Cleaning Laminate Floors

I can’t believe I’m writing a post about cleaning. I hate housework and I hate doing the floors most of all. I mean, I hate it with a white-hot passion. I hate it enough that I rarely clean my floors. Ugh, even thinking about it makes me unhappy. I am not going to give you one of those patronizing posts that pretends keeping things clean is simple and imply that I have it together and tidy and if you just follow what I do, you’ll be together and tidy too.

No.

My house is always a mess and I don’t even care. I am solidly in the camp that my time is limited and housework falls really low on the priority list. As long as my home isn’t gross, it’s good enough and I’m happy.

But I have these new floors and I’ve had some inquiries about how I like them and how they are holding up. They are holding up far beyond my expectations (this was inexpensive flooring) but keeping them (somewhat) clean has been a bit of a challenge.

It’s kind of hard to clean laminate floors. I mean, there are tips out there but they overwhelmingly say to use vinegar or just soap and water.

While I appreciate the non-toxicity of vinegar as a cleaner and I’m sure it will work, I just wasn’t crazy about my whole house smelling like vinegar. I’m a little sensitive about how my house smells. Not because of standards (as I’ve said, mine are pretty low) but because a smelly house is gross and gross is where I draw the line.

I tried soap and water for a while but it wasn’t great. I felt like I was having to scrub kind of hard just to clean up simple spots on the floor (Greyhounds’ noses drip. It looks kinda gross when you walk down the hall and there are spots all over the floor).

The only other recommendation I found for cleaning laminate floors was Dr. Bronner’s pure castille soap. I have some hanging around so when we had some heavy rains this weekend, I had too many muddy footprints to ignore and I figured I’d test it out once and for all. I didn’t have high hopes for it because it just seemed like another version of soap and water.

You can’t use a lot of water on a laminate floor so I don’t use a sponge mop. I just use a dishcloth and a Swiffer. I admit, I use a hand-knit cotton dishcloth but that makes me sound so very Martha. I apologize. I like to knit dishcloths because they are mindless, easy knitting and I think they work a lot better for cleaning than microfiber clothes or sponges (anything that works better and makes it easier and means I spend less time doing it is good). If you don’t knit, find a knitterly friend and buy them lunch. They’ll knit you up a few dishclothes. I’ve also seen them in boutiques and farmers’ markets.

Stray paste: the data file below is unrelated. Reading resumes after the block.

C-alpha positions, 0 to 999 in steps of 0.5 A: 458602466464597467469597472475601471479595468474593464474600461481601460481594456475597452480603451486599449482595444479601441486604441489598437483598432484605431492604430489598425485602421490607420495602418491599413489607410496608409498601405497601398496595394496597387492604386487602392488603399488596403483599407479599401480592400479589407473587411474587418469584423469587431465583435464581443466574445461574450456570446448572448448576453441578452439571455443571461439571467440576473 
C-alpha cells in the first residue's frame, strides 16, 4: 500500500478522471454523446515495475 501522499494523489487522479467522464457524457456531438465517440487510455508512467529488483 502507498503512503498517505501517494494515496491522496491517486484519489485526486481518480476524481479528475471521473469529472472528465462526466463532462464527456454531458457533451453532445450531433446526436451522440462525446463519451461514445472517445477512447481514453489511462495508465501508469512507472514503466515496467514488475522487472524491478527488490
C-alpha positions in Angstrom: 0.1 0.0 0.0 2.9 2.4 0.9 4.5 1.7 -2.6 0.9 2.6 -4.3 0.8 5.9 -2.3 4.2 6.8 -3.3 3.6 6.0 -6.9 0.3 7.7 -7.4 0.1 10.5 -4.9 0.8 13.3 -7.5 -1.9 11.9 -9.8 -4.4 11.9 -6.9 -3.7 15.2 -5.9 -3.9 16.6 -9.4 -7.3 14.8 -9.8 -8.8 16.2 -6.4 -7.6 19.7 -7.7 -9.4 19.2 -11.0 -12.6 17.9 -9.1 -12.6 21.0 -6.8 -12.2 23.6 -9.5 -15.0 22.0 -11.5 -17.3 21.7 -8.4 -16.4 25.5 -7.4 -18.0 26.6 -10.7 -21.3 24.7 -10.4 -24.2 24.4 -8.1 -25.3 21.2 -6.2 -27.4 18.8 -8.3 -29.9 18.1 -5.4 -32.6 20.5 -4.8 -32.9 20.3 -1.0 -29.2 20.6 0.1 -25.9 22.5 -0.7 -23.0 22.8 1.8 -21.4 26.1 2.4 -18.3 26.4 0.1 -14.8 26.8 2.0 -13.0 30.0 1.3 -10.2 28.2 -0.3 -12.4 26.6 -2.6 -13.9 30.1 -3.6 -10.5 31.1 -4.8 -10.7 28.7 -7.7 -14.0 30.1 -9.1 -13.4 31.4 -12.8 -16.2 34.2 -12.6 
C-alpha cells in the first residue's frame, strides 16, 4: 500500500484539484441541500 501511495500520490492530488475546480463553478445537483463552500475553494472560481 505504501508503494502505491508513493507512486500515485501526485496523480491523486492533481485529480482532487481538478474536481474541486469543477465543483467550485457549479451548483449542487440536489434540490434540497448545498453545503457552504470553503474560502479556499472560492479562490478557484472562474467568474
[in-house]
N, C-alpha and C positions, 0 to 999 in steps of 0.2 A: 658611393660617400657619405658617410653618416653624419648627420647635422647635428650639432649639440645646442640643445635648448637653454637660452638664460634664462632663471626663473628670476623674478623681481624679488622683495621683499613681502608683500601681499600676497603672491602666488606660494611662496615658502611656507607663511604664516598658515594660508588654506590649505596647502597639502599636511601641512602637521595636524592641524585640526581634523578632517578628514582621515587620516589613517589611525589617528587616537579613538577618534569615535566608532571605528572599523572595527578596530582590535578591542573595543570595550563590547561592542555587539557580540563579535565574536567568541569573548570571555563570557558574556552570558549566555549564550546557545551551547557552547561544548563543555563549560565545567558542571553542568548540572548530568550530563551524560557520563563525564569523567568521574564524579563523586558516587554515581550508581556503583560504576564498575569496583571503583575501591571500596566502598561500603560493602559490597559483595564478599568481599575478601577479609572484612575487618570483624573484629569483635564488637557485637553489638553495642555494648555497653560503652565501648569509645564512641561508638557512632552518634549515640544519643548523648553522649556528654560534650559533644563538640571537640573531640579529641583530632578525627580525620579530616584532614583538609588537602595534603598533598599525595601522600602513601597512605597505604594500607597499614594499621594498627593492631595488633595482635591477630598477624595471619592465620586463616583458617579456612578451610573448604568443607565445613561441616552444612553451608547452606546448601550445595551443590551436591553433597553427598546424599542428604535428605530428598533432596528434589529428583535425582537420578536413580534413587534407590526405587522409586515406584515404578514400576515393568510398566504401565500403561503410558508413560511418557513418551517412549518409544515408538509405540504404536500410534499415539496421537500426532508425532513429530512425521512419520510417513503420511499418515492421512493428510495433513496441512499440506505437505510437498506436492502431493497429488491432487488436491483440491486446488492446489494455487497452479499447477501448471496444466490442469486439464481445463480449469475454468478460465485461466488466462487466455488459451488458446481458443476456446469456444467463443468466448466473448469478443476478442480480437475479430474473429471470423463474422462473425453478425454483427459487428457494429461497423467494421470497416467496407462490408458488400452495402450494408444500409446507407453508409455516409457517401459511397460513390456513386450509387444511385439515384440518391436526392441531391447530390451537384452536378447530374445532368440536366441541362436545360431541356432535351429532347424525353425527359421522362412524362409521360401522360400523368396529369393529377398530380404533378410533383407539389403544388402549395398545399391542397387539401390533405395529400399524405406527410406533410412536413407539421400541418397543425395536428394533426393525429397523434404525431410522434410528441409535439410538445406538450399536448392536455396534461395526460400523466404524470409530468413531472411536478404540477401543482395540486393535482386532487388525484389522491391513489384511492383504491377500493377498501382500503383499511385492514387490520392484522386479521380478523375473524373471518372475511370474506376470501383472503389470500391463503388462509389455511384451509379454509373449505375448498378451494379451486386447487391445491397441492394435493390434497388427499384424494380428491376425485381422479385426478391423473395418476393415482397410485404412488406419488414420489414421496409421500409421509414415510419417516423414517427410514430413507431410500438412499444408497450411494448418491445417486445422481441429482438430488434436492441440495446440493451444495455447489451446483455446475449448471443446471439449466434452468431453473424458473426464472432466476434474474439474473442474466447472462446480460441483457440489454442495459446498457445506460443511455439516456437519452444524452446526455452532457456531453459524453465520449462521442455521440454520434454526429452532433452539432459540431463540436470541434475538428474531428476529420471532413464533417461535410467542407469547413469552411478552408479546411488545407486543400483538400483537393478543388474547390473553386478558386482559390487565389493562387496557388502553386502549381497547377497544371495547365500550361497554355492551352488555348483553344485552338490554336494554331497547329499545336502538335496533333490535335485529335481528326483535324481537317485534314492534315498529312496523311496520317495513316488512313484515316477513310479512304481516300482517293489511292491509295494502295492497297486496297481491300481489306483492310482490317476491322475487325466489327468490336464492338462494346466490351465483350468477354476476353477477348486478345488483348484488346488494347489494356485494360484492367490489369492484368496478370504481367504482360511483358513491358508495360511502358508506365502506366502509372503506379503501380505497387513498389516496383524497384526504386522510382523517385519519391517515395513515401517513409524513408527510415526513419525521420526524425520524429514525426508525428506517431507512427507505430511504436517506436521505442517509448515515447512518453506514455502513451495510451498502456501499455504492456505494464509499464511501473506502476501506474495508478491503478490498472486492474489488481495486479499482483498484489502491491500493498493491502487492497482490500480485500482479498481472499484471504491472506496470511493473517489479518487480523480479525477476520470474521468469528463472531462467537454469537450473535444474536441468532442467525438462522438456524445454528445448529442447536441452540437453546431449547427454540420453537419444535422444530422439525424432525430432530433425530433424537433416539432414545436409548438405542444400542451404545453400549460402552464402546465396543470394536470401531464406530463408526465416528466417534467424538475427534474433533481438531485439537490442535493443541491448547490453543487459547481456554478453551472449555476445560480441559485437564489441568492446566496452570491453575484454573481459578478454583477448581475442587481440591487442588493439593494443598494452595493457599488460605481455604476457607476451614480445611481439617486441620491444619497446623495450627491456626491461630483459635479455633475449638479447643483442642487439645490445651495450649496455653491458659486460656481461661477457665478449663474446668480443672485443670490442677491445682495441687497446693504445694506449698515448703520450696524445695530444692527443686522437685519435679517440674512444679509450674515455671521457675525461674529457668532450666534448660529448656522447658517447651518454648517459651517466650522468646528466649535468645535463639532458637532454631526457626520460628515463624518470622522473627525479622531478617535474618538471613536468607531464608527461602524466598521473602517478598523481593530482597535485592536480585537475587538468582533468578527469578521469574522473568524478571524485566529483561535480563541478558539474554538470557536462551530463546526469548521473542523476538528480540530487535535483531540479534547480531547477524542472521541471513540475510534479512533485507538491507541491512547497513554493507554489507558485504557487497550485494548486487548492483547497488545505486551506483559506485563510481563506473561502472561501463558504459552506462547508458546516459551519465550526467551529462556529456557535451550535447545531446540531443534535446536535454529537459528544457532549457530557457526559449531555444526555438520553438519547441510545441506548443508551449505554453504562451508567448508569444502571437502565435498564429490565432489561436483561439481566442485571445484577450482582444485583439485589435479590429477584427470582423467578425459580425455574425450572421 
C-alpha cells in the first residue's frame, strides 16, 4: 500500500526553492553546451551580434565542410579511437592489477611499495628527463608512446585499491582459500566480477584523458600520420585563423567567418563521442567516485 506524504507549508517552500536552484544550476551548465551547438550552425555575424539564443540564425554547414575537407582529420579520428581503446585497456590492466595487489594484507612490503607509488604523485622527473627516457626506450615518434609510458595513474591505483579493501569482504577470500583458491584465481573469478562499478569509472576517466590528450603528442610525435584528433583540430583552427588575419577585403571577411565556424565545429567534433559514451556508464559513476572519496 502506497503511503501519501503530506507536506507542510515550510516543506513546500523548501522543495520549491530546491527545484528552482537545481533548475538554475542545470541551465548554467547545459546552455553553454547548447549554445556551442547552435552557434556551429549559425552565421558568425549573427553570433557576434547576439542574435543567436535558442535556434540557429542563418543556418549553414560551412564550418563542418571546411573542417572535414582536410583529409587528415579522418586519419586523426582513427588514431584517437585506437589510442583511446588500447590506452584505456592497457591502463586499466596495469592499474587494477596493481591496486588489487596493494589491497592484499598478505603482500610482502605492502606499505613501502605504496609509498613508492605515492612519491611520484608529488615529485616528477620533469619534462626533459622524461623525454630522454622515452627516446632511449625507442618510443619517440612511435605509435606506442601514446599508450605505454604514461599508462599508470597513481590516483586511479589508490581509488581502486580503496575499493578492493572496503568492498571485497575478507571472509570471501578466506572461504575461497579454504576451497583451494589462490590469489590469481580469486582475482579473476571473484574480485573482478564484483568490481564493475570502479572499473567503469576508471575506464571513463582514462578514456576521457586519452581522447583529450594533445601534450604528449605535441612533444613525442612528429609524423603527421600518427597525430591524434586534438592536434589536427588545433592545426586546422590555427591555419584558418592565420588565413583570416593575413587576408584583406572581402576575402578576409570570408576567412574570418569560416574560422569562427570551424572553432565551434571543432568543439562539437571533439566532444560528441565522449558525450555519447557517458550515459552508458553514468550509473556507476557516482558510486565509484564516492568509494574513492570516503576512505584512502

I get extra points for my nails matching my knitting.

One small squirt in a container of hot water does it (a little less than a gallon, I just use an old tupperware container I lost the lid to). More is not better here. It will just leave a soap residue on the floor. I used maybe a tablespoon of Bronner’s. The floor in front of the sliding glass door is the worst. It’s where the dogs come in from the backyard so their paws are always dirty. I keep rugs on the floor so what you see here is under the rugs and it’s after vacuuming. Even with the rugs, you can see it is a high traffic area.

High points for the new floor hiding the dirt as much as it does though!

I have to admit, I was pleasantly surprised. It was quick and easy, looked really good, and smelled awesome.  If a chore is easy to do and if I can still fit in games of solitaire, I’m sold. But seriously, Bronners cleaned the mud easily (those Swiffers have spindly handles so you can’t scrub with them) and left the floor with a nice “glow.” FloorComparison

I tried to show a comparison but I think the dim light in here and the floor pattern make it very un-climactic. You’ll just have to trust me that this is an easy solution. The best person to get tips like this is not a Martha, who wouldn’t take it easy if she could, but a lazy procrasinater like me. We truly know how to keep things simple and easy.

UPDATE (Feb. 2, 2016): Checking back in about this process. It is still the go-to process for my floors and works great. I did forget to mention a few important points in this post…

  1. Dr. Bronner’s has a nummy peppermint smell so it really makes the house smell nice. I have found it in my local grocery store and boutique grocery stores like Trader Joe’s.
  2. I don’t always use the handknit dishcloth. I also use a smallish hand towel or washcloth for this. They work great because the nubs in the knitting do a little scrub but this works great with just a washcloth or small towel too. They are a nice option for the Swiffer in general. Anything too big will fall off but a washcloth is generally long enough to tuck into the holes that hold cloths.
  3. When you wash laminate floors like this, your will wring as much water from the washcloth as possible. These are inexpensive laminate floors which means it is paper glued to press board. You don’t want those suckers to have any standing water on them at all. So I swish the cloth well in the water and Dr. Bronner’s and then wring it as much as possible. It isn’t dry but it doesn’t drip at all. This works well for cleaning and 2 years later the floor is holding up nicely.
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2 Responses to Cleaning Laminate Floors

  1. Sue says:

    If you want to continueyour study of laminate floor sanitation, I have two cats and two dogs and both laminate and hardwood oak floors. I’m just trying to help your grow!

    • LoveThisSpace says:

      I’m happy to settle with “good enough” results let alone these “pretty good” results so I’ll pass on your floors! The only other recommendation I make for flooring is a Roomba. Worth their weight in gold. They aren’t great but have I mentioned that I’m OK with “good enough?”

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